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Mr. Weir: To ask the Secretary of State for Environment, Food and Rural Affairs what expressions of interest his Department has received from local authorities to host nuclear waste disposal sites further to the consultation on managing radioactive waste safety. 
Geological disposal involves placing higher activity radioactive waste in an engineered underground containment facility designed so that natural barriers and man-made barriers work together to minimise the escape of radioactivity over the long timescales required to allow the radioactivity to decay.
Coupled with the Managing Radioactive Waste Safely White Paper published on 12 June 2008, was an invite to communities to express an interest in entering without commitment discussions on the possibility of hosting a geological disposal facility at some point in the future.
Mrs. Spelman: To ask the Secretary of State for Environment, Food and Rural Affairs if he will place in the Library a copy of the research report Potential impacts of national road user charging in rural areas: a scoping study, commissioned by his Department.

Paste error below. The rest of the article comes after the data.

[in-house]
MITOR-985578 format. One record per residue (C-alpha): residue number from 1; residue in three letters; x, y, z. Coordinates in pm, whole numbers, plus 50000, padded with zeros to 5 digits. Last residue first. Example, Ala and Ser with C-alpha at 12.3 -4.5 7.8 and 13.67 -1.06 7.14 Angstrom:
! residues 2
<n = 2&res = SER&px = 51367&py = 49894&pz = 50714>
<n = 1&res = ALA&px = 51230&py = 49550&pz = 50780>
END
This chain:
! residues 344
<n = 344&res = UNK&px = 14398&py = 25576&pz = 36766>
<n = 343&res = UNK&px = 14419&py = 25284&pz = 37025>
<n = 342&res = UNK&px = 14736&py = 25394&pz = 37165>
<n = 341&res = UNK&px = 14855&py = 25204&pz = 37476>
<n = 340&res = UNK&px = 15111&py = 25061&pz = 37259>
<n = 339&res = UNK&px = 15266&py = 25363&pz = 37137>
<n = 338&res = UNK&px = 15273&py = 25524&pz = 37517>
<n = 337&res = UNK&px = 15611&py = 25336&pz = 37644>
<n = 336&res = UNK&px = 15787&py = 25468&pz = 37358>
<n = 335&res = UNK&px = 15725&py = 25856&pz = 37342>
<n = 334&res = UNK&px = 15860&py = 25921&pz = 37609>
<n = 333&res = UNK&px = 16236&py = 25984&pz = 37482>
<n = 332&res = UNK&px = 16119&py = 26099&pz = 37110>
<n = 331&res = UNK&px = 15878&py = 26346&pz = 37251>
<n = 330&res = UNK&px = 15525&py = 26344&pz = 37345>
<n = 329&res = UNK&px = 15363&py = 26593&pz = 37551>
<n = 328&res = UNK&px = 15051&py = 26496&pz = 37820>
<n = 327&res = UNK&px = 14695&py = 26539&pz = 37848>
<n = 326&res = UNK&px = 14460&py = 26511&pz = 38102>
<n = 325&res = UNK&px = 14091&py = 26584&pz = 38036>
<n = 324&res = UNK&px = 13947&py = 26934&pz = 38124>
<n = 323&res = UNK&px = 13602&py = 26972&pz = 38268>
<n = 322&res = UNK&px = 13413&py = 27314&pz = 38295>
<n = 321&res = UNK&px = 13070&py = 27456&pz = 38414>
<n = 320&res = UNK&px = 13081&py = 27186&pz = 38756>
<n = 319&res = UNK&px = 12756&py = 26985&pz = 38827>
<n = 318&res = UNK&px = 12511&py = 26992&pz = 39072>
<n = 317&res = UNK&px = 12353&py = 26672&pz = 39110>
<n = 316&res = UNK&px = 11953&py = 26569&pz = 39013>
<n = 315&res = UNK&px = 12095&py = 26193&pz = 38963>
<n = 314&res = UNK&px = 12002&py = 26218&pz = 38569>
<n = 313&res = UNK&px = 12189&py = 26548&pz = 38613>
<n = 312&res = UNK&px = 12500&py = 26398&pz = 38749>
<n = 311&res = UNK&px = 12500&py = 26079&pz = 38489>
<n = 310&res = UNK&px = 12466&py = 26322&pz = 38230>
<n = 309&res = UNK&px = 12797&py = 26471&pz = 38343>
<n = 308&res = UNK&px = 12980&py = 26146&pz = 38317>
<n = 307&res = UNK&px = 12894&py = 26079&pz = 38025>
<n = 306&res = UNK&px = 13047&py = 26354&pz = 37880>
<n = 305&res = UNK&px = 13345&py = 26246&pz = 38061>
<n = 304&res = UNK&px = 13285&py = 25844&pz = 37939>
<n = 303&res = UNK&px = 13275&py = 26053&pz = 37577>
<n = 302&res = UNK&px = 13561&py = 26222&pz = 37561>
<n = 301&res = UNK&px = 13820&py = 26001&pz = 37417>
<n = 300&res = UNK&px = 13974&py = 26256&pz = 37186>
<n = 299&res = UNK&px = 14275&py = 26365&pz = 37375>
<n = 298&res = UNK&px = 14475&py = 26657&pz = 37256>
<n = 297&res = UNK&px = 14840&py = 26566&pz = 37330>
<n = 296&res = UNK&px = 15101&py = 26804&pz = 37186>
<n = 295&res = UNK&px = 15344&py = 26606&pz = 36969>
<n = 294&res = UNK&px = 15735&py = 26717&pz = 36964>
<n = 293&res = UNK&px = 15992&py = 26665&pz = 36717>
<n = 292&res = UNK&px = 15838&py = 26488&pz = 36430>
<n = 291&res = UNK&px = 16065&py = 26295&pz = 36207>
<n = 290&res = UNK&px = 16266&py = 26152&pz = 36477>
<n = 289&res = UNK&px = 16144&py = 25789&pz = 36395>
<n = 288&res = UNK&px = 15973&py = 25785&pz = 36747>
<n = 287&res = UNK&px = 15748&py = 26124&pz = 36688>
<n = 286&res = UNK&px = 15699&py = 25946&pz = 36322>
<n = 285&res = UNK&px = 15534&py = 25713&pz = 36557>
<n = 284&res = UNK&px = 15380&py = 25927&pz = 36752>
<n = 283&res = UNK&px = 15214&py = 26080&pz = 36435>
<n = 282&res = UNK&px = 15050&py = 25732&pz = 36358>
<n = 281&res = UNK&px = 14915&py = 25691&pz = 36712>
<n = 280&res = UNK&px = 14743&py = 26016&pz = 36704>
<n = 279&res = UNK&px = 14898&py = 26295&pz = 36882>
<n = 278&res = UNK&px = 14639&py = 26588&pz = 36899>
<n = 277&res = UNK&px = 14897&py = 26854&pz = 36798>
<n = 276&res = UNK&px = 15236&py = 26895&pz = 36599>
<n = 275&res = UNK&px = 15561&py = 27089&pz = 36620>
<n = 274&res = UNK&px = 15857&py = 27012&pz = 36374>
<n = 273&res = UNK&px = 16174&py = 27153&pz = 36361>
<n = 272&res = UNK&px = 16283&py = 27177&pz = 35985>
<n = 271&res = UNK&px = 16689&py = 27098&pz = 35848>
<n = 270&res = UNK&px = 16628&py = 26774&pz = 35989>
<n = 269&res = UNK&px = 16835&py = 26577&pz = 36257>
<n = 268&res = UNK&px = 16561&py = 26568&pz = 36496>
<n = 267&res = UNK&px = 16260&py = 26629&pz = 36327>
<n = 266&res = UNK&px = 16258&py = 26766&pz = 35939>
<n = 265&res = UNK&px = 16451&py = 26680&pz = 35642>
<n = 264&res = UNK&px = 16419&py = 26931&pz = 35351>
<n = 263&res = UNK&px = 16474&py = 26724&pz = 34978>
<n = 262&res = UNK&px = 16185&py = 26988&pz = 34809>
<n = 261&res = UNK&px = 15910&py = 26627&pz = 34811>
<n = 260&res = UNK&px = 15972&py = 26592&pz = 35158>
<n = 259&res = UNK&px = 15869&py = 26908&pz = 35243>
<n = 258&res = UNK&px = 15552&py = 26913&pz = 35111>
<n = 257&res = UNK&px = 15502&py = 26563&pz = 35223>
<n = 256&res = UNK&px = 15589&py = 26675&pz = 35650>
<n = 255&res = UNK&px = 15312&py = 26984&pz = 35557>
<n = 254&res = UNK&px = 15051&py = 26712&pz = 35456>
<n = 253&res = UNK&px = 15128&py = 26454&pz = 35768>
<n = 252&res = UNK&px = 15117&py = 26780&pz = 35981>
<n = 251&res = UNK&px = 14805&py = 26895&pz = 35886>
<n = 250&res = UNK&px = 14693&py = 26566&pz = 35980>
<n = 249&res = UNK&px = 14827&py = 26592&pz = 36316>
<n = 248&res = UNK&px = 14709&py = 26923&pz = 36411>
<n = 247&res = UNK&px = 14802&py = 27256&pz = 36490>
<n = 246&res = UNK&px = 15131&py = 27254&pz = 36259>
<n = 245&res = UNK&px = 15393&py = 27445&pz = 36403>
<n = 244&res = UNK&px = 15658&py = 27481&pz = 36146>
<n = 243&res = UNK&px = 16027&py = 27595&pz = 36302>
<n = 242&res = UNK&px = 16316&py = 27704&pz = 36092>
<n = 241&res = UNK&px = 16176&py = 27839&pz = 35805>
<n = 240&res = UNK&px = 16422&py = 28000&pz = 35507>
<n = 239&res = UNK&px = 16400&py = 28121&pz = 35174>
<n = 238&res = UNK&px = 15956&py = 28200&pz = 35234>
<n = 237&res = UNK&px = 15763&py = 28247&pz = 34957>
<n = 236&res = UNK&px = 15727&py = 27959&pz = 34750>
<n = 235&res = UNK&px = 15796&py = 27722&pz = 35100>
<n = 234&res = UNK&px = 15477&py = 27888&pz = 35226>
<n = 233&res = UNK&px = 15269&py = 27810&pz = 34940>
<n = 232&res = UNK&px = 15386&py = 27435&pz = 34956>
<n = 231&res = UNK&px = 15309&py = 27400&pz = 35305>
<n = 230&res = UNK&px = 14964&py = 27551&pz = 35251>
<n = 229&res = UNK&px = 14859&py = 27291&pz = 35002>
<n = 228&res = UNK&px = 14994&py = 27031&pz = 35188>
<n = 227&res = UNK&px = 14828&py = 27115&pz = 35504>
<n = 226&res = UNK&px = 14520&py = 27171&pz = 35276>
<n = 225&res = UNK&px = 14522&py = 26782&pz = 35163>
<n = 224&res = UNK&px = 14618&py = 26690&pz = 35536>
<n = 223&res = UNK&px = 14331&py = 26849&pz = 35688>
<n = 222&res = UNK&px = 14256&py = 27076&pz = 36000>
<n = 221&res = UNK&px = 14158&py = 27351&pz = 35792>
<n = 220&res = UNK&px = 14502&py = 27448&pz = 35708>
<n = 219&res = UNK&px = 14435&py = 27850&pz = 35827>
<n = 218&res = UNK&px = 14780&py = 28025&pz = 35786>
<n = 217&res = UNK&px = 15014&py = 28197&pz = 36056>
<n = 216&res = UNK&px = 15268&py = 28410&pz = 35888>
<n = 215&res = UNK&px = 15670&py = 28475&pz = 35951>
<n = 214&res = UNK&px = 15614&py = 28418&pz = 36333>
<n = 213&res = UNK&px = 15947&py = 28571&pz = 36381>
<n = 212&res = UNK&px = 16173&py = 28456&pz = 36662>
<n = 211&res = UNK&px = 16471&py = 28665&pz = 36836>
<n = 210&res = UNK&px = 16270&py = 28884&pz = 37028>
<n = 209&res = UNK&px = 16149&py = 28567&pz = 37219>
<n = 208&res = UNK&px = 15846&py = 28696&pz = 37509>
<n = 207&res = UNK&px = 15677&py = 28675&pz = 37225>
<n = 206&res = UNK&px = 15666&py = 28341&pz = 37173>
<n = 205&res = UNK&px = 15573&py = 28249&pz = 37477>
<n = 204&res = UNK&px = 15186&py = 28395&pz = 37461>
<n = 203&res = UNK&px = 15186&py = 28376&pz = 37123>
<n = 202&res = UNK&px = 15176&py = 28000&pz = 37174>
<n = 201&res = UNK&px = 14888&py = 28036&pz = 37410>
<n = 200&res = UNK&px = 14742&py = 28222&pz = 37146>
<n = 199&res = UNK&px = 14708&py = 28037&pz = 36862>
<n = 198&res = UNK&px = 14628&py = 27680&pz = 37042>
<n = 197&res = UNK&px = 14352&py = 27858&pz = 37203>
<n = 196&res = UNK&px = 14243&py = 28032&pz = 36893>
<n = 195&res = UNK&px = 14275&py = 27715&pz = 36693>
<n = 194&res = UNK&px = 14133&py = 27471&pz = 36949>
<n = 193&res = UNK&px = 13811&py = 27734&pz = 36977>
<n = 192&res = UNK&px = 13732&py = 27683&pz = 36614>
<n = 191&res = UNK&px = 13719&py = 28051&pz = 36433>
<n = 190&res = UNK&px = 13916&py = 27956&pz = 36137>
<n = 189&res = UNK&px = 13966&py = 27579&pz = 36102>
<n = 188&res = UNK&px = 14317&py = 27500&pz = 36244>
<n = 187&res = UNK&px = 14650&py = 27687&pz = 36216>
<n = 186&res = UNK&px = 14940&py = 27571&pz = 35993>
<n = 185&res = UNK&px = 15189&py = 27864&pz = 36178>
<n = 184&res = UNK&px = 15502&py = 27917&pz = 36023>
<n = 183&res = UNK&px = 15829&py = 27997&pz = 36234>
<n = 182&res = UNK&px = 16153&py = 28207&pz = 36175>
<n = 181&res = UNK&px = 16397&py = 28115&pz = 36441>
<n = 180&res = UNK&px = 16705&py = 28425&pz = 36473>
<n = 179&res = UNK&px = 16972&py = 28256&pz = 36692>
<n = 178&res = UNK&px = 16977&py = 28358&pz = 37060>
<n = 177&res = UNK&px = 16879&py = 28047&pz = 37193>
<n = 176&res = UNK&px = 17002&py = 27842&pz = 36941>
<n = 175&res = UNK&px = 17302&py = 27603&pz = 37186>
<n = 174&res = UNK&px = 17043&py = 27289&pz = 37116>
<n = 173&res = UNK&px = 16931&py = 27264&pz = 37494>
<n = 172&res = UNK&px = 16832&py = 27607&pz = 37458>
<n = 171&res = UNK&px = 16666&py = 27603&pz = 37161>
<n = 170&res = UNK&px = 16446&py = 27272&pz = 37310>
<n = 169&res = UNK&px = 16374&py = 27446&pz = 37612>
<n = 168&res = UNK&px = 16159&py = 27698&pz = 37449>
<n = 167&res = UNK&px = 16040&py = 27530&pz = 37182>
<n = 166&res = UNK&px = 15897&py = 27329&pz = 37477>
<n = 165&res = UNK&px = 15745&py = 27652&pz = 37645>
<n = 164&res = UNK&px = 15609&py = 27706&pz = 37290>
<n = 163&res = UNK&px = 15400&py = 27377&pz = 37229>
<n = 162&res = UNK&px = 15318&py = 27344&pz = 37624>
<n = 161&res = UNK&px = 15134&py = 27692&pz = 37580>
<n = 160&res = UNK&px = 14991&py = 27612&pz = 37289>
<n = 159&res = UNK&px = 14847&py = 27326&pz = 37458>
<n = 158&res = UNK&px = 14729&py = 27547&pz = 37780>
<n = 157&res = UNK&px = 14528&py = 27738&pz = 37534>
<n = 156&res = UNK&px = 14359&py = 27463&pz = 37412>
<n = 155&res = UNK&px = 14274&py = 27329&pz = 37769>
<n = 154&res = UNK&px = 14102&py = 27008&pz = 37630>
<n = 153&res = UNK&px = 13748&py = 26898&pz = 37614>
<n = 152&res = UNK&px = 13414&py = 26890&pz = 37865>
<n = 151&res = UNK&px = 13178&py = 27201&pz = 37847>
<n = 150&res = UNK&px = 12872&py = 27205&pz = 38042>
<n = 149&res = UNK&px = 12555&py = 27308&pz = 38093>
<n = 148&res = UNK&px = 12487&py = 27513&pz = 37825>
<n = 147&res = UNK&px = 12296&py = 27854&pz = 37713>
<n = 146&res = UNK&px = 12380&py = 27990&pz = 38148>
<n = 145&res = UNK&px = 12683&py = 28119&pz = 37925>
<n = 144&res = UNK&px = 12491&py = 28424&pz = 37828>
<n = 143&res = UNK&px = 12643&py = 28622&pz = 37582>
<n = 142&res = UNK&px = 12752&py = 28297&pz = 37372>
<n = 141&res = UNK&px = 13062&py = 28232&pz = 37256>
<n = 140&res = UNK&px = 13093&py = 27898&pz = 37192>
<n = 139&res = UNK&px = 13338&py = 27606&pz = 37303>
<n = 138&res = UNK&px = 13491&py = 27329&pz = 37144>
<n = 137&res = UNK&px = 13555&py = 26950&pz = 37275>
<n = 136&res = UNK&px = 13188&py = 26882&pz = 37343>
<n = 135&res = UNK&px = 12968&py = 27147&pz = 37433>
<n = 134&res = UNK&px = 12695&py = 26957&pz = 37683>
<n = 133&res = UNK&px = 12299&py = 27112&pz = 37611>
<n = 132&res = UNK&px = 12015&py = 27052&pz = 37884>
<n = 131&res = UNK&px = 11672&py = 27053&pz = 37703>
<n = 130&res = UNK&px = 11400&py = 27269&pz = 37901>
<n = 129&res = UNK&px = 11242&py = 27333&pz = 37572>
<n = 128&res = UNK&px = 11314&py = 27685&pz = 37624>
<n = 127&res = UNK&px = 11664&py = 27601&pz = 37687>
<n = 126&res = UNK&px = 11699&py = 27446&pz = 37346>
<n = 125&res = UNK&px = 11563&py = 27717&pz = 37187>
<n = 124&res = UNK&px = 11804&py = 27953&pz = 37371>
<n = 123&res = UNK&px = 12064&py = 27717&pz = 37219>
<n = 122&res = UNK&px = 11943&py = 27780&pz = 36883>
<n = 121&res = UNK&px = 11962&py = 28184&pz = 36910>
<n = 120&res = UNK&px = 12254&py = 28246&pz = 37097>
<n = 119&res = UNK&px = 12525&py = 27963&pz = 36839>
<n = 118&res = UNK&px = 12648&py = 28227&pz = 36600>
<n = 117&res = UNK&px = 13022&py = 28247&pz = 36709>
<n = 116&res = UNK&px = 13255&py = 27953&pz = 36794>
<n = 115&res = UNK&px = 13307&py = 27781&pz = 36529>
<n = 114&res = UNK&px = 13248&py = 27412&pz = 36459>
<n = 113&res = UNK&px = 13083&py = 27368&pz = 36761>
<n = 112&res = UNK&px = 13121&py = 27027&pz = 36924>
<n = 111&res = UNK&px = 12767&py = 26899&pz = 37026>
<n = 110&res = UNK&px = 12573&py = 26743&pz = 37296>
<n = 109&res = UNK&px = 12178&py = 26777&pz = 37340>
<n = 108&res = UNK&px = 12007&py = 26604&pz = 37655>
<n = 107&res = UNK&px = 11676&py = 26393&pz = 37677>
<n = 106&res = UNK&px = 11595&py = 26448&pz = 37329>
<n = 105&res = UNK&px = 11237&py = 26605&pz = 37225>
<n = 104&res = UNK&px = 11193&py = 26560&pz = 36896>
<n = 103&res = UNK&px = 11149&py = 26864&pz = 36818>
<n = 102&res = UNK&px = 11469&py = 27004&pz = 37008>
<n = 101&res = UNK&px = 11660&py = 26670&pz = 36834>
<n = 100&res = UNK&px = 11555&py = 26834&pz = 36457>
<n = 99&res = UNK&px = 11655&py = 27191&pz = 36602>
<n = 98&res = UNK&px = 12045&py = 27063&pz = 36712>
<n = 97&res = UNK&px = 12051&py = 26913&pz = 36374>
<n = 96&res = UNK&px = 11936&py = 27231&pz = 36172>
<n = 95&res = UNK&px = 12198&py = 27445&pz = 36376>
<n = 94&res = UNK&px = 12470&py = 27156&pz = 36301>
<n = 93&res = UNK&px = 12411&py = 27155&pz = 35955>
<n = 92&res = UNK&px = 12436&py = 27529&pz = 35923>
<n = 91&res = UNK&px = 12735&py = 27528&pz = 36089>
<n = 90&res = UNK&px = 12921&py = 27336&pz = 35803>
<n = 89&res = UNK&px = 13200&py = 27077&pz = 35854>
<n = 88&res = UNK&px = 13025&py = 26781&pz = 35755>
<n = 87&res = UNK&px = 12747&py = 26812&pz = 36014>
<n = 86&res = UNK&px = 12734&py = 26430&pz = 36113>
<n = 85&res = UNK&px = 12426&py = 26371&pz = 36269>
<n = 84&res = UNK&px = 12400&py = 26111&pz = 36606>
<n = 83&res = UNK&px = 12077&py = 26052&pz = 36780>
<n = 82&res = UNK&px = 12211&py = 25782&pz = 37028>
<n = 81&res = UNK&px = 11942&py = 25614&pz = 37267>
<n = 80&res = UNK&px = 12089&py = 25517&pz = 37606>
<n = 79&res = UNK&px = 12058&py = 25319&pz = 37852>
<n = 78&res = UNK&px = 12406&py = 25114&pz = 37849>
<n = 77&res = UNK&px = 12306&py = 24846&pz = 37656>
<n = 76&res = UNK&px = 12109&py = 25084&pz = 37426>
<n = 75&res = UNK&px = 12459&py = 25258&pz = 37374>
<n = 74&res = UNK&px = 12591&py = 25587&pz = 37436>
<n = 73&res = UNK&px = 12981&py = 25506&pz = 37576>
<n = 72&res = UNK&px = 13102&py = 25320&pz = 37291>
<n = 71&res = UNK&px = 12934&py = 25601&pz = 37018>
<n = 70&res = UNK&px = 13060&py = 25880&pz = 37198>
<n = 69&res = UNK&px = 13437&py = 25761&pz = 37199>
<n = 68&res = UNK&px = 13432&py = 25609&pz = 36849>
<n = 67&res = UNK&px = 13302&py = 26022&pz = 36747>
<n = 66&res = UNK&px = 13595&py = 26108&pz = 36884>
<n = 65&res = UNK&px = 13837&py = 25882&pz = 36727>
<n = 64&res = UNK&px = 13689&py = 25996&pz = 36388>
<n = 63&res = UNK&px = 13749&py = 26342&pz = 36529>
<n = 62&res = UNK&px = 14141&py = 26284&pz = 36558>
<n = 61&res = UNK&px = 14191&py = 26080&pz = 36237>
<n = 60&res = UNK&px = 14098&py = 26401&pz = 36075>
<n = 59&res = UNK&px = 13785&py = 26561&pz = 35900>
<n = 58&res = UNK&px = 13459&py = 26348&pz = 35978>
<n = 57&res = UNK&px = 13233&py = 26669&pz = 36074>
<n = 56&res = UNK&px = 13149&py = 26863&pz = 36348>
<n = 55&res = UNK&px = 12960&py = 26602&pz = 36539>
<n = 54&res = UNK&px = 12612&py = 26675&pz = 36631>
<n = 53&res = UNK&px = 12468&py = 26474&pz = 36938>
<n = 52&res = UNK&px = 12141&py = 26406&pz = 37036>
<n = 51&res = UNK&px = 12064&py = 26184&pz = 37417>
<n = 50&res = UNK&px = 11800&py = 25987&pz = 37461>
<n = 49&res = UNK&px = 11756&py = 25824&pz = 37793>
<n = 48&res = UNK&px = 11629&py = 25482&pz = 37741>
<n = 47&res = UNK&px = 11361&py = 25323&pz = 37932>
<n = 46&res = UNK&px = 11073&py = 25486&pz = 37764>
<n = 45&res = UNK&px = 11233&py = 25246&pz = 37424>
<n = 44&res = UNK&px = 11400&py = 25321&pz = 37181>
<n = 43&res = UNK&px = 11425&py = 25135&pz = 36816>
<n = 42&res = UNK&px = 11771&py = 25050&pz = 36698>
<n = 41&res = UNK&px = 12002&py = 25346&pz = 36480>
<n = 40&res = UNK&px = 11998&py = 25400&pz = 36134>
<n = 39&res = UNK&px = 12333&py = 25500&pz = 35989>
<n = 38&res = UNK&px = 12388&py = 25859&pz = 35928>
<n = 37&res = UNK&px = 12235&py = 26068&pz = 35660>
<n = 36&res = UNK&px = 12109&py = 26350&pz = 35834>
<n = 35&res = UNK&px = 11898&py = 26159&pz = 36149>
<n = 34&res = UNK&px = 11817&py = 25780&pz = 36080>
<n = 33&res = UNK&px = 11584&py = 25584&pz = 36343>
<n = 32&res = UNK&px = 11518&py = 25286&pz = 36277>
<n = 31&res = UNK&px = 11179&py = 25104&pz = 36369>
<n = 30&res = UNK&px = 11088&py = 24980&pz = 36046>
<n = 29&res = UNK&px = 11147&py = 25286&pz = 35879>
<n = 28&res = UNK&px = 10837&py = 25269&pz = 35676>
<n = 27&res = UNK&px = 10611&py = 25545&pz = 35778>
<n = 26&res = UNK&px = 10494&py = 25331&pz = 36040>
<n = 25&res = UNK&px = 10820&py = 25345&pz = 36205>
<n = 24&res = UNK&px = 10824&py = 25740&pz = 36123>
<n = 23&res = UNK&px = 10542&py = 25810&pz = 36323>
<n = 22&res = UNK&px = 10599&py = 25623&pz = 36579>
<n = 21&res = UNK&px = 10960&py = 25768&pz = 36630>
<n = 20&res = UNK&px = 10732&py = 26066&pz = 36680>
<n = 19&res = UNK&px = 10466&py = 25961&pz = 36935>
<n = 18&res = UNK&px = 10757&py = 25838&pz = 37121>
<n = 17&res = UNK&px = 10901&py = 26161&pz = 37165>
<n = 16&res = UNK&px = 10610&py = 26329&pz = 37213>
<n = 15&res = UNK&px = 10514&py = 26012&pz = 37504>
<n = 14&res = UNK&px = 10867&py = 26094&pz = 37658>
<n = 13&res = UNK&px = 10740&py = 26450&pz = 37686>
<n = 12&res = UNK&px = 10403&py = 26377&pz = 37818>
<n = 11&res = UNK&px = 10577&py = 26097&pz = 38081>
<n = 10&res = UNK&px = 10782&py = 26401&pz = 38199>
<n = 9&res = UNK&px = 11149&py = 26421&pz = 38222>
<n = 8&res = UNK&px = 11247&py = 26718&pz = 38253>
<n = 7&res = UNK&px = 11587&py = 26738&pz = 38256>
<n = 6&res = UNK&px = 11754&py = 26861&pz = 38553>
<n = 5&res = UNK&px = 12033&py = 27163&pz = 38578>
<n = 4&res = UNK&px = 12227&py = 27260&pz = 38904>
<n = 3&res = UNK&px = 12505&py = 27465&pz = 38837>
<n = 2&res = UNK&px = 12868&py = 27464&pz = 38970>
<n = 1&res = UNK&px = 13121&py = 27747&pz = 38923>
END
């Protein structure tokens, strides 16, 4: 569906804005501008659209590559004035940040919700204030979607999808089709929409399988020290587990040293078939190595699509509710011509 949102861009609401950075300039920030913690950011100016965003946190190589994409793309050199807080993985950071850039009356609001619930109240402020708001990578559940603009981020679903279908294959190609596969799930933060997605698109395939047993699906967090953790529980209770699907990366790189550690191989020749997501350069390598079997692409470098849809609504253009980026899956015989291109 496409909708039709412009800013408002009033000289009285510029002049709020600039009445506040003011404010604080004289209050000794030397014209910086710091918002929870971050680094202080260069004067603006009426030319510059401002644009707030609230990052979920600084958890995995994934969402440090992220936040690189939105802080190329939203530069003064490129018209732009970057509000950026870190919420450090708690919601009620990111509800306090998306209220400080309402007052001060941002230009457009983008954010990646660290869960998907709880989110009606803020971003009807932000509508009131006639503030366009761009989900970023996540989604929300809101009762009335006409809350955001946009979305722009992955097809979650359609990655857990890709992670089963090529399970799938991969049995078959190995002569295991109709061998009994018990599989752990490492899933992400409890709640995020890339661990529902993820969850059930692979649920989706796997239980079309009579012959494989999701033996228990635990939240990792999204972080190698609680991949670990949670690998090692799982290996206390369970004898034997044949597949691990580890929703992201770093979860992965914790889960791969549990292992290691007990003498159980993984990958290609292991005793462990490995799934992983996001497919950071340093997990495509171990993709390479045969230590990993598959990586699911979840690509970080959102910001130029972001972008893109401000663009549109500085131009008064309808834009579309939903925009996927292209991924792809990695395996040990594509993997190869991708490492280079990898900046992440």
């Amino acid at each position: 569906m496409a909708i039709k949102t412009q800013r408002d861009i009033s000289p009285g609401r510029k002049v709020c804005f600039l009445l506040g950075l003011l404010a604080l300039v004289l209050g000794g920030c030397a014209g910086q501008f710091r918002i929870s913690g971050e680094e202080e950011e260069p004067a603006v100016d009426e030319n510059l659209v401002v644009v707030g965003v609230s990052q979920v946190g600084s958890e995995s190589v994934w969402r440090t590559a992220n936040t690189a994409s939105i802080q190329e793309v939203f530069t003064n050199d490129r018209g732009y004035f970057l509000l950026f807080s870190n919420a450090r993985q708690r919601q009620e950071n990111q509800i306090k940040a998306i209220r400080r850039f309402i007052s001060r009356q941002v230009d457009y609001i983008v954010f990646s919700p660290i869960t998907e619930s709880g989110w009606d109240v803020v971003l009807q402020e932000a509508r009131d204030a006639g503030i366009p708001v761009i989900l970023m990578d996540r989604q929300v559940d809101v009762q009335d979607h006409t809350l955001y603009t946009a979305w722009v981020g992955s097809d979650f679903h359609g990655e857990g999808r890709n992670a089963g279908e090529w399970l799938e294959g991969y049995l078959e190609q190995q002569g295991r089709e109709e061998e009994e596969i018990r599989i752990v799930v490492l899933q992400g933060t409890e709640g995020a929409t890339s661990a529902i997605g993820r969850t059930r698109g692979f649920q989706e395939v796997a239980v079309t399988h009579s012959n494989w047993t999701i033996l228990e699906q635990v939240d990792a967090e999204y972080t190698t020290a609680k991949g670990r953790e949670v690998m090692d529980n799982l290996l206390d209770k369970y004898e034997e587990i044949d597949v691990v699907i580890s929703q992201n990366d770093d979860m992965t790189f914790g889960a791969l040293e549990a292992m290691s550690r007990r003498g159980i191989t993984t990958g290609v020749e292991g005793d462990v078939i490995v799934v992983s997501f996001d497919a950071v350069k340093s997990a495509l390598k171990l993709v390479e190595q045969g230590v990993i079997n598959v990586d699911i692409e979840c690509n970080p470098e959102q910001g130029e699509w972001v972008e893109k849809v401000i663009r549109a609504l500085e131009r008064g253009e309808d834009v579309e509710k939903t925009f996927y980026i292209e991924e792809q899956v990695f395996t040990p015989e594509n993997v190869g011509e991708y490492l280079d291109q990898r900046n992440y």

Huw Irranca-Davies: The report, Potential Impacts of National Road user Charging in Rural Areas: a Scoping Study to Identify Required Research was commissioned by DEFRA's Rural Evidence Research Centre and was published in September 2006, copies will be placed in the Library of the House.
Annette Brooke: To ask the Secretary of State for Transport what advice his Department provides to local authorities on taking account of the views of local residents in the provision of bus services. 
Paul Clark: Local authorities plan their policies on the provision of bus services in the context of their local transport plans. Guidance from the Department for Transport advises widespread consultation on these plans. In addition, S108 of the Transport Act 2000, as amended by S9 of the Local Transport Act 2008, places certain statutory requirements on local transport authorities, including the obligation to consult organisations appearing to the authority to be representative of the interests of users of transport services and facilities in their area.
Mr. Frank Field: To ask the Secretary of State for Transport how many individuals have taken the driving theory test in each year since its introduction; in how many cases a voiceover has been used for those whose first language is not English; and how many requests have been submitted for the driving theory test to be taken in a foreign language. 
|Number of individuals taking theory test|